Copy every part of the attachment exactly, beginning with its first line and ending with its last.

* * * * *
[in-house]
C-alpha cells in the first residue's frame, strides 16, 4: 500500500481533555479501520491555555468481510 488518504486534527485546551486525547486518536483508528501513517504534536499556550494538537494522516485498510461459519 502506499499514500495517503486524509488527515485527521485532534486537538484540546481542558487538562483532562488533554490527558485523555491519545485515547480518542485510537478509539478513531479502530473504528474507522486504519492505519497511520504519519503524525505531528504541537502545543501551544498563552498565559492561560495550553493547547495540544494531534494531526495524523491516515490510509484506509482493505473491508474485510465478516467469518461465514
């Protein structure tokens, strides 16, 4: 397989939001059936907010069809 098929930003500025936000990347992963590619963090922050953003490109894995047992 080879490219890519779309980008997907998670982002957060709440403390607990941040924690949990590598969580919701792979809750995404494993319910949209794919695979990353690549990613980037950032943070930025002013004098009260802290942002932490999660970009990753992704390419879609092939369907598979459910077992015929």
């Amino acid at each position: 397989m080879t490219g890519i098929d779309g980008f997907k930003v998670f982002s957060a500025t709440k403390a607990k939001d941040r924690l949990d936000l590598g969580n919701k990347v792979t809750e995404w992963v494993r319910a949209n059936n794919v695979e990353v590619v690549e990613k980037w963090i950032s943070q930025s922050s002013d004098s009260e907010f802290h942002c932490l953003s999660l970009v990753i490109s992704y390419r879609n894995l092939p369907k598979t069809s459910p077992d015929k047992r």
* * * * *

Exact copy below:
[in-house]
C-alpha cells in the first residue's frame, strides 16, 4: 500500500481533555479501520491555555468481510 488518504486534527485546551486525547486518536483508528501513517504534536499556550494538537494522516485498510461459519 502506499499514500495517503486524509488527515485527521485532534486537538484540546481542558487538562483532562488533554490527558485523555491519545485515547480518542485510537478509539478513531479502530473504528474507522486504519492505519497511520504519519503524525505531528504541537502545543501551544498563552498565559492561560495550553493547547495540544494531534494531526495524523491516515490510509484506509482493505473491508474485510465478516467469518461465514
């Protein structure tokens, strides 16, 4: 397989939001059936907010069809 098929930003500025936000990347992963590619963090922050953003490109894995047992 080879490219890519779309980008997907998670982002957060709440403390607990941040924690949990590598969580919701792979809750995404494993319910949209794919695979990353690549990613980037950032943070930025002013004098009260802290942002932490999660970009990753992704390419879609092939369907598979459910077992015929």
């Amino acid at each position: 397989m080879t490219g890519i098929d779309g980008f997907k930003v998670f982002s957060a500025t709440k403390a607990k939001d941040r924690l949990d936000l590598g969580n919701k990347v792979t809750e995404w992963v494993r319910a949209n059936n794919v695979e990353v590619v690549e990613k980037w963090i950032s943070q930025s922050s002013d004098s009260e907010f802290h942002c932490l953003s999660l970009v990753i490109s992704y390419r879609n894995l092939p369907k598979t069809s459910p077992d015929k047992r």